Well, that’s garbage

Bathroom shame

Bodily functions have been taboo for a long time.

But at some point our attitude toward numbers one and two turned from a natural and biologically correct repulsion, to shame at our own bodies for creating waste in the first place.

We exhibit behaviours like:

Waiting for others to leave before “going,” turning on the faucet or hand dryer lest someone should hear a splash or flowing stream.

“Because otherwise they’ll know what I’m doing in there.”

Some won’t go number two at work or a public washroom, only at home.

“Because then my co-workers will know it was me.”

Many women hold the belief that you shouldn’t go number two in the bathroom of a man you recently started dating.

“Because then he’ll know that I both eat, and have a digestive system.”

And don’t get me started on that spray, peddled by a smug British woman, which manages to not only perpetuate bathroom shame, but capitalizes on it. You are literally throwing your money down the toilet.

But as the children’s book correctly proclaims: “Everyone Poops.”

Why then do we stress ourselves out trying to refute that?

“Well Jane, urine and excrement have an unpleasant odour and we don’t want to be associated with unpleasantness.”

True enough. However, I’ve always observed that we make these smells in a designated zone. 

Only a few hundred years ago before sewers and indoor plumbing, people often went in the street. Royalty kept chamber pots in every room so they could “go” anywhere they happened to be. The modern bathroom as we know it was a conscious move toward as-yet-unseen privacy
and sanitation.

We essentially cut a deal: “This is the place where we shall do our smelly business. Nowhere else.”

Now, if you were to make such smells and sounds in the boardroom, well yes, then you’d have something to be ashamed of.

But humiliation over what goes on in the bathroom makes about as much sense to me as playing loud music to cover up the chopping and sizzling sounds of cooking in your kitchen. That’s what the room is for.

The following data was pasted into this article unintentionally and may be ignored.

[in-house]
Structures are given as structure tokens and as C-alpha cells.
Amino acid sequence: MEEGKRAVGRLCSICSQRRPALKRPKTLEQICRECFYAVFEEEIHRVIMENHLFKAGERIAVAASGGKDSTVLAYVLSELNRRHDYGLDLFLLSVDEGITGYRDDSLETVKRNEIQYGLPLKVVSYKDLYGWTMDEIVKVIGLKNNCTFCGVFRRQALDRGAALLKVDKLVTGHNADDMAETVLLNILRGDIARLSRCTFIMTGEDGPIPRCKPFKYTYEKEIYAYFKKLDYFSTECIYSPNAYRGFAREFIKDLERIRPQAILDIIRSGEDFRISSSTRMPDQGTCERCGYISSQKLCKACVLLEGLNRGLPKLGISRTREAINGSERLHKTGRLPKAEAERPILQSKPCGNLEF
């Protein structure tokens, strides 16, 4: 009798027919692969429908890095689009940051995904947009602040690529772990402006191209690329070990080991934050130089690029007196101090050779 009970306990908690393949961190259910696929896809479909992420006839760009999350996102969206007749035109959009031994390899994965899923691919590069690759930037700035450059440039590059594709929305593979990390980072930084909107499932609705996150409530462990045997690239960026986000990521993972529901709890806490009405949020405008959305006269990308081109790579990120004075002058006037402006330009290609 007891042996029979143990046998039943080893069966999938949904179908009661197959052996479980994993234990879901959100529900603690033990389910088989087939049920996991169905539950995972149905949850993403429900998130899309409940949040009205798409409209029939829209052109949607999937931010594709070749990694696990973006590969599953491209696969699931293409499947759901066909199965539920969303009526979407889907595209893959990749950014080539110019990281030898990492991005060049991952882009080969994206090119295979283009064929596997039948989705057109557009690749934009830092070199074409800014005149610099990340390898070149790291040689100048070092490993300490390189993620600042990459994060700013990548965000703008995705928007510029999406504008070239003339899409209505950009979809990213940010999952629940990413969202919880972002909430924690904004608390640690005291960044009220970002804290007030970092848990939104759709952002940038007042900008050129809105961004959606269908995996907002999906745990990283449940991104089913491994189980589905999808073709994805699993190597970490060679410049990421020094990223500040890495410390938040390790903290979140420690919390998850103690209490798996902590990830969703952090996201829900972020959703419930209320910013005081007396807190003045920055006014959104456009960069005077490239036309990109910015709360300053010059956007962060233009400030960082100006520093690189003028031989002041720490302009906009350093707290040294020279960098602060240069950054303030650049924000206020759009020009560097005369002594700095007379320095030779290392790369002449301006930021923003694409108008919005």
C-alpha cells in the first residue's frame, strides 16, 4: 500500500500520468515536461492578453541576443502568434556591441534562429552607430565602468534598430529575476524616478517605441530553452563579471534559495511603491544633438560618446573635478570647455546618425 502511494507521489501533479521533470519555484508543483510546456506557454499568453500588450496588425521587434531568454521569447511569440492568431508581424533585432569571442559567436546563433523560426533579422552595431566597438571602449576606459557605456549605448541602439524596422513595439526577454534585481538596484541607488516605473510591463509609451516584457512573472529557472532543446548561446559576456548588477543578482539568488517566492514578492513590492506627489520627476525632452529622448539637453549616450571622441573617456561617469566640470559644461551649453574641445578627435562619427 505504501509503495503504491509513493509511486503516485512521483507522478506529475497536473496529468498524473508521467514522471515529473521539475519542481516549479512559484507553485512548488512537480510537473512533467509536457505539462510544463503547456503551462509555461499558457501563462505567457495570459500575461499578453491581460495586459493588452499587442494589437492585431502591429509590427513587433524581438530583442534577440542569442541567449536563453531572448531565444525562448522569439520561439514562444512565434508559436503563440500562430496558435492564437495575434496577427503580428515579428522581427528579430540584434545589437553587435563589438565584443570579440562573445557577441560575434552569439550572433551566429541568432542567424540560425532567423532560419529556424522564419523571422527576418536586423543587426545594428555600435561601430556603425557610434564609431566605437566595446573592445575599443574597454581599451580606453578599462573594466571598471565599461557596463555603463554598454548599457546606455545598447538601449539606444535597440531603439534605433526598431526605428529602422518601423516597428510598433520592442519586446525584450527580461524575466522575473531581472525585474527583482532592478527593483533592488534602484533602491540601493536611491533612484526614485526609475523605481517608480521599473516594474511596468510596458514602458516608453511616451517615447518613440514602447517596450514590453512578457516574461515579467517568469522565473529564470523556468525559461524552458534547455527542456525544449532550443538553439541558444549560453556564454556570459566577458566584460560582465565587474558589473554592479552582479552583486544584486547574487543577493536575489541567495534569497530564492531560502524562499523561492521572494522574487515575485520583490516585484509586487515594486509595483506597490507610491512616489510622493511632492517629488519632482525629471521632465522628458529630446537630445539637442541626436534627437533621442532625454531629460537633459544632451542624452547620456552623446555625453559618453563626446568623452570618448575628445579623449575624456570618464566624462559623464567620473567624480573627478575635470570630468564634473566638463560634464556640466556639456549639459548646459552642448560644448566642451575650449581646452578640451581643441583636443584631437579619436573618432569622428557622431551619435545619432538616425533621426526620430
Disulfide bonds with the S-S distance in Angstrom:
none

What’s the worst we think will happen if the next person in line smells or hears something? Will Ted from accounting send out a memo?

“Get this, Tracy relieved herself in the provided washroom facilities and the odour was unfavorable.”

It’s not news. Even Ted poops.

Besides, holding it in until you can get to the Subway across the street won’t shield you from embarrassment.

Holding back removes moisture from stool, leading to fecal impaction and constipation. Habitual stool holding can lead to anal hemorrhoids, or anal fissures.

A couple lungfuls of toilet fog doesn’t seem that bad now, does it?

Bottom line (pun intended), there are already more than enough ways to feel shame about our bodies. And while I’d consider using air freshener (should it be provided), I refuse to feel guilty about one of our most basic human functions.

Bathroom shame is total crap.

Jane Testar is a writer and performer with the Winnipeg sketch comedy troupe, Hot Thespian Action, an improviser with local improv troupe, Outside Joke, and the host of the CBC Comedy Factory Podcast.

Published in Volume 69, Number 10 of The Uniter (November 5, 2014)

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